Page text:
Research indicates that sleeping on side can help babies' growth

New research has found links between low birth weight and sleeping on your back during the third trimester.

Pregnant woman sleeping on her side

New research has found links between low birth weight and sleeping on your back during the third trimester. This finding has come from scientists at the University of Auckland.

More than 1,700 women, all of whom were at least 28 weeks pregnant, were asked about how they position themselves when they sleep.  The results of the study were based on how the women had fallen asleep in the past 1 to 4 weeks.  The position you fall asleep in is often the position you stay in for the majority of the night.

The results showed the following:

  • Average weight of baby when mothers slept on their backs: 7lbs 8oz (3.41kg)
  • Average weight of baby when mothers slept in another position e.g. side: 7lbs 13oz (3.55kg) 
  • This is a difference of 5oz (144g) in weight, although both weights are considered ‘normal’*

*According to the University of Michigan, the average birth weight for newborn babies is around 7.5lb (3.5kg).  However, babies born between 5.5lb (2.5kg) and 10lb (4.5kg) are considered normal weight. 

Current research suggests that lying on your back in late pregnancy can compress blood flow around your body, lowering supplies of oxygen and nutrients to the developing fetus. This study indicates that this restricted blood flow could have an impact on the growth of the fetus in the womb.

When babies weigh too little, it can lead to health problems or complications before or after they are born. Lead author Dr Ngaire Anderson has suggested that “this reduction in birthweight with back sleeping could partly explain the relationship we have seen between back sleeping and elevated risk of stillbirth”.  However, the researchers are urging mothers not to panic if they wake up on their backs:

“[If you wake up on your back] just settle back to sleep on your most comfortable side. Also, our advice is the same whether you’re going to bed at night or lying down for a daytime nap.” Professor Lesley McCowan, Senior author and Head of University's Department of Obstetrics and Gynaecology.

Dr Ngaire Anderson suggests that the findings reinforce the need for an ongoing public health campaign to raise awareness of the effects of sleeping on side.  This is not only for the associated risk of stillbirth, but also for the added benefit of helping their babies reach a healthy birth weight.

Tommy’s Sleep On Side campaign

In 2017 Tommy’s launched the Sleep On Side campaign, with the aim of raising awareness of the link between the mother sleeping on her back in the third trimester and stillbirth.  The findings from this new research highlight how important it is that research into safe sleeping continues, in order to keep women informed about actions that can help protect themselves and their babies.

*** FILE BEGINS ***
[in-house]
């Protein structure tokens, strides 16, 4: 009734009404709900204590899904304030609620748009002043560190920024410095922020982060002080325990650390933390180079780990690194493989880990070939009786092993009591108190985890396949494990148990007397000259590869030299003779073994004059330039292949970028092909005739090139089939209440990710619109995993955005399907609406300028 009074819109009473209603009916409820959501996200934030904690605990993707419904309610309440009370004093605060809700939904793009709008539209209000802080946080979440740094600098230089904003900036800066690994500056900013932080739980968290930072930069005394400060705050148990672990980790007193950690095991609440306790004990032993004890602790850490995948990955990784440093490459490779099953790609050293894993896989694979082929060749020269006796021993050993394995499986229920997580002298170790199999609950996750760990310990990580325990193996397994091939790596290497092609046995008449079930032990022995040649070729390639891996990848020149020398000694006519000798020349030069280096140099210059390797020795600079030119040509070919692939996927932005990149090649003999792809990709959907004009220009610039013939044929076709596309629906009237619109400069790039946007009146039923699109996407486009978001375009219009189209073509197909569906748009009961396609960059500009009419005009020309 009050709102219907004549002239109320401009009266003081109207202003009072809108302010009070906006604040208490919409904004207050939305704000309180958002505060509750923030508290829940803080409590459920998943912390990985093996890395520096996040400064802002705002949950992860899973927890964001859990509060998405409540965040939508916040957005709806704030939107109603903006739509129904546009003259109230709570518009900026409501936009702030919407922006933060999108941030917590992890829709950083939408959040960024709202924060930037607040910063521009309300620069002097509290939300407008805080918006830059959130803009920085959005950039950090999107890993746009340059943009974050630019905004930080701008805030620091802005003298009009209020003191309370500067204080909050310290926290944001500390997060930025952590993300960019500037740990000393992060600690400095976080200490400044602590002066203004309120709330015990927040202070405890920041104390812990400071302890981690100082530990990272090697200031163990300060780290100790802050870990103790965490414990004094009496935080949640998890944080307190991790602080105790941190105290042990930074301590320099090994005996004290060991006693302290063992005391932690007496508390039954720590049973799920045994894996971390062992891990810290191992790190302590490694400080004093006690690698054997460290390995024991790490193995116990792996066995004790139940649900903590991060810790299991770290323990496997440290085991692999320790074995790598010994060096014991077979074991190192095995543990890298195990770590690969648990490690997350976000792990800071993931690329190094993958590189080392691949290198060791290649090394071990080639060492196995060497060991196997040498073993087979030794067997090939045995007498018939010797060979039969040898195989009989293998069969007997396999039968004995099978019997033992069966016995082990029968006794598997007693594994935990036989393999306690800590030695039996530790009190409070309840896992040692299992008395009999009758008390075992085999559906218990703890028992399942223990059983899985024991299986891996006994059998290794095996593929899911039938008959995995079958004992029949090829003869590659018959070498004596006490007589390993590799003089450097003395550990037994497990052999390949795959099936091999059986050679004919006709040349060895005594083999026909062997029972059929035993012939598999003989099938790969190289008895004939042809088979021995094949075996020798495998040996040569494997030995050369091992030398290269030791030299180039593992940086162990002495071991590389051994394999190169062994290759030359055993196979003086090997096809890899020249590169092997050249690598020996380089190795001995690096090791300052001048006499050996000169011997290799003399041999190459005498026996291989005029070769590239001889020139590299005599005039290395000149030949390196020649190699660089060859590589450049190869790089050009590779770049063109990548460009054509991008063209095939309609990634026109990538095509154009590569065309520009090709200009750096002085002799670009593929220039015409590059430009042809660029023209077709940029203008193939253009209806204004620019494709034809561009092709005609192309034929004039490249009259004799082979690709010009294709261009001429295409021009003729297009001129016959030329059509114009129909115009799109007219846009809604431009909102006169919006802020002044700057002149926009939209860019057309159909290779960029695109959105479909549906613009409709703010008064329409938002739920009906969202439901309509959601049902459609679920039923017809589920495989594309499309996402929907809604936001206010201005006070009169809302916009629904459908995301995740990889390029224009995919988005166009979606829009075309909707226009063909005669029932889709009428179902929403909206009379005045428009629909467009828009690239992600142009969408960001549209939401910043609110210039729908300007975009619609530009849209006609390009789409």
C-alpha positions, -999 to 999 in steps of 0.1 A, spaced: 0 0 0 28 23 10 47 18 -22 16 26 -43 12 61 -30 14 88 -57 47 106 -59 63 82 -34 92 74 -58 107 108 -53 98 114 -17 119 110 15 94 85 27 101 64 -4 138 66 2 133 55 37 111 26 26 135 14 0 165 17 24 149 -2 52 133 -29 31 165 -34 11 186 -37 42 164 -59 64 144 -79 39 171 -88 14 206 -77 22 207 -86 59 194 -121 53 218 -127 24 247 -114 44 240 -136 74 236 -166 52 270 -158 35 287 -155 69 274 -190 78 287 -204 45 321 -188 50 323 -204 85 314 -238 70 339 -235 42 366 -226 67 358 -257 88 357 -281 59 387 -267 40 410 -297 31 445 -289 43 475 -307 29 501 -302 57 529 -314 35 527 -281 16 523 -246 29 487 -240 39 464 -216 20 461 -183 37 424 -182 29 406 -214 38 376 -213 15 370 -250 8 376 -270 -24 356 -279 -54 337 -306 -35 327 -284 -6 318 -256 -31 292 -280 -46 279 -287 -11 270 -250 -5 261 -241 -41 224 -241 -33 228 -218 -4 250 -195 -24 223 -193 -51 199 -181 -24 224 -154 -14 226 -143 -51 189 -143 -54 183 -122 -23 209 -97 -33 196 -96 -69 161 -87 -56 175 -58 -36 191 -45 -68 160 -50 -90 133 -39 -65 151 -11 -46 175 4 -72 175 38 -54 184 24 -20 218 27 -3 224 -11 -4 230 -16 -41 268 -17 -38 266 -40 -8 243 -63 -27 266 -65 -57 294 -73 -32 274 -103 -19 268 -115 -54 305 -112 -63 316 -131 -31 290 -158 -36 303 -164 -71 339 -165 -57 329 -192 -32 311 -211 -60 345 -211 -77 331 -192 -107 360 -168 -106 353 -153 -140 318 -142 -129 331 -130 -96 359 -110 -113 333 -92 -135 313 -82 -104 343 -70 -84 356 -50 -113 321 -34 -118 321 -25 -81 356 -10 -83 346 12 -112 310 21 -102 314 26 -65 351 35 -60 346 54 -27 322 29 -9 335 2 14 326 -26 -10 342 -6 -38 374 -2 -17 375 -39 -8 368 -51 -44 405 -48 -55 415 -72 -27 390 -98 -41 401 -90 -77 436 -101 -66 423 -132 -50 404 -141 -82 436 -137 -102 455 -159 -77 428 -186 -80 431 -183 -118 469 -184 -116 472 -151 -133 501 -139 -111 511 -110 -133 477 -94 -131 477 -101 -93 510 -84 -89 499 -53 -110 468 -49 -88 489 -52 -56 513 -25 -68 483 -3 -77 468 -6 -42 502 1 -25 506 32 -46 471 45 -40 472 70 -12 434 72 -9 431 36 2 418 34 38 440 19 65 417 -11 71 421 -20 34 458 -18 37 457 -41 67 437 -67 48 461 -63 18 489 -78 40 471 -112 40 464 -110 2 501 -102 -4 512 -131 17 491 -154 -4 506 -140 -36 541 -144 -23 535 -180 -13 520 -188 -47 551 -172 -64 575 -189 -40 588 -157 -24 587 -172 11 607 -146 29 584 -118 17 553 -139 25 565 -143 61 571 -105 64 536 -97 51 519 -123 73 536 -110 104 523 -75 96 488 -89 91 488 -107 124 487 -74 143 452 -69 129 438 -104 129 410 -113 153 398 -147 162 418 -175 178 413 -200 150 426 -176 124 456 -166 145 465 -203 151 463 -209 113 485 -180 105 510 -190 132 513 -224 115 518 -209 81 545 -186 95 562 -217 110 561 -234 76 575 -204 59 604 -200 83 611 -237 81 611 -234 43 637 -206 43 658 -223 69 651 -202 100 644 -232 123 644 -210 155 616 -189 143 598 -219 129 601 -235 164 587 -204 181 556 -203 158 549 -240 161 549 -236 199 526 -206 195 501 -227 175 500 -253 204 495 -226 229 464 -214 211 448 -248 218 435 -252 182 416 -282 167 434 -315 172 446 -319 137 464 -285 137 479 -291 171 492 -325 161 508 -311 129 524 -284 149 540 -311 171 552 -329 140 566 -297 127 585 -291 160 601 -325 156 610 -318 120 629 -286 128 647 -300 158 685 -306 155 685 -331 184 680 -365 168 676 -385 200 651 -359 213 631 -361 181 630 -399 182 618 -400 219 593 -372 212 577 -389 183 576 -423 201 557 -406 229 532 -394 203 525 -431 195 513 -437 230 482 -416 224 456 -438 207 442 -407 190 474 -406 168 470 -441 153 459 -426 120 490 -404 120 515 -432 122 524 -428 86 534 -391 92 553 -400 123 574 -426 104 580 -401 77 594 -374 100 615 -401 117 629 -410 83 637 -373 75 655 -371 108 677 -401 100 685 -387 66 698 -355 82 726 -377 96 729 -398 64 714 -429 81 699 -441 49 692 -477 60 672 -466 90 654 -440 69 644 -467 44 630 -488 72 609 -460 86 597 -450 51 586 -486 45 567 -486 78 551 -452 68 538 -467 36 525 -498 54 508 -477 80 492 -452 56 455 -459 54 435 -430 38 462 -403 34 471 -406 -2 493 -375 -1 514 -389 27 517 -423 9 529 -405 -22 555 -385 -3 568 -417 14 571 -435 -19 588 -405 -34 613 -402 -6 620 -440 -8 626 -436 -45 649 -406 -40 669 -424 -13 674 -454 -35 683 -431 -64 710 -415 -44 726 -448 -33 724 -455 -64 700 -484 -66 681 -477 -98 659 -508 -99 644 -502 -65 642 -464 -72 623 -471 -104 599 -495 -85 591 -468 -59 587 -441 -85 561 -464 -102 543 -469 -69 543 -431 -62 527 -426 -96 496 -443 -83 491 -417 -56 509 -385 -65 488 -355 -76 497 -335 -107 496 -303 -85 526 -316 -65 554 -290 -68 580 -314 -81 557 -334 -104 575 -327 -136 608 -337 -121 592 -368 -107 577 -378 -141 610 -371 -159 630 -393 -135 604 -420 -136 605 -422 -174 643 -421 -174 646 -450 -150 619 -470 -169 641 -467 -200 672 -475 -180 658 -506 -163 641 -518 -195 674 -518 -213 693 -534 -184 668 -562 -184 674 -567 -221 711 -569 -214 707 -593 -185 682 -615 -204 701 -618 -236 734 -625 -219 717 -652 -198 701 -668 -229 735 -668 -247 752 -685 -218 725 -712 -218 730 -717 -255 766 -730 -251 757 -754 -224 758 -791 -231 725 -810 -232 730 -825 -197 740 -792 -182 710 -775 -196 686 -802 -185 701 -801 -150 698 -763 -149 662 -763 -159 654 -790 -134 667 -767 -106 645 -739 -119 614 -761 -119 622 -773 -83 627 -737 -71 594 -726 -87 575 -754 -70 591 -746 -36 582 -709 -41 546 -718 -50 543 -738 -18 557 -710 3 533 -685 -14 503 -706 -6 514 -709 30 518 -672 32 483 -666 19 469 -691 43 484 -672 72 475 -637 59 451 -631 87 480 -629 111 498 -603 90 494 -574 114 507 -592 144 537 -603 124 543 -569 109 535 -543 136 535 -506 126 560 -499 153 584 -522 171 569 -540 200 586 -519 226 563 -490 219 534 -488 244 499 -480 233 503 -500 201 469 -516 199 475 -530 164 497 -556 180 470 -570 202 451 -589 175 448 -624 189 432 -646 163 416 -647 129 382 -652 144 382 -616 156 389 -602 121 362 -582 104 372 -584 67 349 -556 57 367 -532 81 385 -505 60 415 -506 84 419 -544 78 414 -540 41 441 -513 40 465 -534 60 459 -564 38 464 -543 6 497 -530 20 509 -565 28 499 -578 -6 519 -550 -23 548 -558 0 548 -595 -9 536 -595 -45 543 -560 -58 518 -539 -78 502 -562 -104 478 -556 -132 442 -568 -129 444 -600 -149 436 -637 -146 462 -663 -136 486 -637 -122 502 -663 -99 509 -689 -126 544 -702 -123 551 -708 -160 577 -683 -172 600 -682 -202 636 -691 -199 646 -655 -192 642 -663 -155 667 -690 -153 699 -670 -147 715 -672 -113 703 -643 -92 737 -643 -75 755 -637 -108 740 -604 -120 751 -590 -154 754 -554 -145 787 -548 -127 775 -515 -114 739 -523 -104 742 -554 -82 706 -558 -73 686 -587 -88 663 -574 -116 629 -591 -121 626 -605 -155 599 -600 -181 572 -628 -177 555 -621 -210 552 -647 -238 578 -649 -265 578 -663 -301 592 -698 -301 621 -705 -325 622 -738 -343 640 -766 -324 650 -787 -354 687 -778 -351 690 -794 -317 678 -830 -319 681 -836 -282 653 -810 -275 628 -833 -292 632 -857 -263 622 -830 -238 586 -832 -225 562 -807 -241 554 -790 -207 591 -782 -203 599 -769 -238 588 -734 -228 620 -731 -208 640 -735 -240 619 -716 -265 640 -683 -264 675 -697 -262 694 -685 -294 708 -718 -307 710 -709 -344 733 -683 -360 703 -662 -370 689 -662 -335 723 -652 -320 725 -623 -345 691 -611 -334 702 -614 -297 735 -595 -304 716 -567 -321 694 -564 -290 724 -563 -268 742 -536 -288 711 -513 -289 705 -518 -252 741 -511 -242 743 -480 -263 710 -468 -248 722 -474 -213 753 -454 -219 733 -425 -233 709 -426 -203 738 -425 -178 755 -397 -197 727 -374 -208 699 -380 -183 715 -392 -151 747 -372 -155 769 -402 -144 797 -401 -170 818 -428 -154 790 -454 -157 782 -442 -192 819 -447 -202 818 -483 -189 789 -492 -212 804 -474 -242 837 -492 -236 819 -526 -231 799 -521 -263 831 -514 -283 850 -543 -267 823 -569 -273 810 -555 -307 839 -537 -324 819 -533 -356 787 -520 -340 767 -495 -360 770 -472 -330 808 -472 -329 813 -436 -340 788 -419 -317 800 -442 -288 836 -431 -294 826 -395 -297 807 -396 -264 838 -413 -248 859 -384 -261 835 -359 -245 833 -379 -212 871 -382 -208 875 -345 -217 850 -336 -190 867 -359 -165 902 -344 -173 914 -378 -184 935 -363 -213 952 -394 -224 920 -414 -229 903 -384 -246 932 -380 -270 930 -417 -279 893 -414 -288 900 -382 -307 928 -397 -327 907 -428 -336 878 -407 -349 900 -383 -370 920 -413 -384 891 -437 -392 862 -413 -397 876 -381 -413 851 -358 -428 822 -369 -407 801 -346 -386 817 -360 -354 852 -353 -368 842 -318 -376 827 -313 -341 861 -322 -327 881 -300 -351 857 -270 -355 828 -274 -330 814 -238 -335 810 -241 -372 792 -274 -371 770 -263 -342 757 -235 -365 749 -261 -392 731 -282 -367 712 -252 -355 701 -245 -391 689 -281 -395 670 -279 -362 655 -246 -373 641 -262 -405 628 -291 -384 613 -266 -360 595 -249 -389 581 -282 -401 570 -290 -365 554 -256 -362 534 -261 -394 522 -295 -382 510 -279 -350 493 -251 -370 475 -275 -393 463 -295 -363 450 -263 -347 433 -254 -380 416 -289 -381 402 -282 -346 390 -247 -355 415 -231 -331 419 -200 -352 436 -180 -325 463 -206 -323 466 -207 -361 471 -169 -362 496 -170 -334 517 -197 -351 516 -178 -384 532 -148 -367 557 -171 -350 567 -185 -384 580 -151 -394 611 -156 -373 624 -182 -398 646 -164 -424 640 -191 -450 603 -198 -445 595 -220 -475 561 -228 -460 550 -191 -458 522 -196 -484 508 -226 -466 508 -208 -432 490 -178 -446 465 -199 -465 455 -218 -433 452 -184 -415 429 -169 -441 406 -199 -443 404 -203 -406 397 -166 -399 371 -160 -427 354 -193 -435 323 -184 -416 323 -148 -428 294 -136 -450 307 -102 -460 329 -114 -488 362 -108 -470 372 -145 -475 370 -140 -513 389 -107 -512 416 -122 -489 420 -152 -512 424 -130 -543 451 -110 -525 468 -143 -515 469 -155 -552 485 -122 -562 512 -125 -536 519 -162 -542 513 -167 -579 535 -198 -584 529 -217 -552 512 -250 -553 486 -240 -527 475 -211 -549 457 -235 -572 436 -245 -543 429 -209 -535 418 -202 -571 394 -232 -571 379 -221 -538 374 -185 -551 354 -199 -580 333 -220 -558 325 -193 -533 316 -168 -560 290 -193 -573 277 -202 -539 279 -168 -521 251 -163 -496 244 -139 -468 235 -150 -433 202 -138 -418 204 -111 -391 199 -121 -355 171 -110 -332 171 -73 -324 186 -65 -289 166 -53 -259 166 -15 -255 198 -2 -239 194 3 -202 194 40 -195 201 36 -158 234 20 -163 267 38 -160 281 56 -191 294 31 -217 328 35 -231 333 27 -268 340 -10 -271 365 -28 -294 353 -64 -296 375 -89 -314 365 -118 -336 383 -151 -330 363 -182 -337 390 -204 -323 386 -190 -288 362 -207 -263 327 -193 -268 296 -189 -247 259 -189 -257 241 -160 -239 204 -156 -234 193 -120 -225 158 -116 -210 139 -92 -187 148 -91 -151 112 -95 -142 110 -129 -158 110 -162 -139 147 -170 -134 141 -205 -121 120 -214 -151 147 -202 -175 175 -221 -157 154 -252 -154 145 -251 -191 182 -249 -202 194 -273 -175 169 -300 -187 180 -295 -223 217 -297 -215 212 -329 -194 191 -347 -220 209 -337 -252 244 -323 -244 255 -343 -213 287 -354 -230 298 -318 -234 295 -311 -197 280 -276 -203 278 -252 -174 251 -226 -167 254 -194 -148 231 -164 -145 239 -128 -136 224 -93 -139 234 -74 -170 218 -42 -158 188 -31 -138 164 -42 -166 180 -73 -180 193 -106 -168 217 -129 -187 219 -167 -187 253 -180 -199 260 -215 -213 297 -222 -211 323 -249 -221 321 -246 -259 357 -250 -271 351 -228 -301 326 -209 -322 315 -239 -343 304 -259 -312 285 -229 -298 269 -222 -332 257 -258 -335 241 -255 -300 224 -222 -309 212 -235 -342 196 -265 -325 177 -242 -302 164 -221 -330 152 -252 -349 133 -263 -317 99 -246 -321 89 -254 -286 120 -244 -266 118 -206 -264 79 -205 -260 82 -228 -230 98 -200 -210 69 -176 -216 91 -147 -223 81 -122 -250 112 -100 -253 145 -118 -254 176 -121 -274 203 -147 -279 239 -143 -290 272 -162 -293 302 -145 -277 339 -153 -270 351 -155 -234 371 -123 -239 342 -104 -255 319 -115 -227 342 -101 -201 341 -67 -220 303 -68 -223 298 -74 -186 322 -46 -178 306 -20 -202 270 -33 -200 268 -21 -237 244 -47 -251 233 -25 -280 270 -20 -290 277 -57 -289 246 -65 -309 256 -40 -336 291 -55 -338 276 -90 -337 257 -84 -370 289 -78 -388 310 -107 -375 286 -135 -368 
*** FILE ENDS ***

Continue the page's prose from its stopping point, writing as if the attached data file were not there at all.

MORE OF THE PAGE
You can watch our campaign film below:


Read more pregnancy news

  • Illustration of woman fighting back against a cloud of unwanted comments


    Dear pregnant me...let's talk about unwanted advice

    Things I wish I had known when I was pregnant about...unwanted advice. People generally mean well, but at the end of the day, you and your partner (if you have one) are the only ones who get to decide how to raise your baby.

  • woman thinking


    Coronavirus and trying to get pregnant

    We understand that the recent news regarding coronavirus is unsettling and may be causing some anxiety. You may have been planning to get pregnant this year and now have lots of questions about whether you should go ahead or wait a while. This is your decision but we have tried to answer any questions you may have below.

  • Pregnant Woman Meeting With Nurse In Clinic


    Pregnancy and coronavirus: information for pregnant women and new mums

    The Royal College of Obstetricians & Gynaecologists has released official guidelines to outline information for pregnant women and new mums surrounding the recent outbreak of coronavirus (COVID-19). Try not to worry and follow any advice in these guidelines. We are updating this page as new information is published.

  • Pill bottle spilling out pills onto surface.


    New study into effects of taking Macrolide antibiotics during pregnancy

    Macrolide antibiotics (including erythromycin, clarithromycin, and azithromycin) are used to treat common bacterial infections and are considered alternatives for patients with penicillin allergy.

Read more about sleeping in pregnancy

    Was this information useful?

    Yes No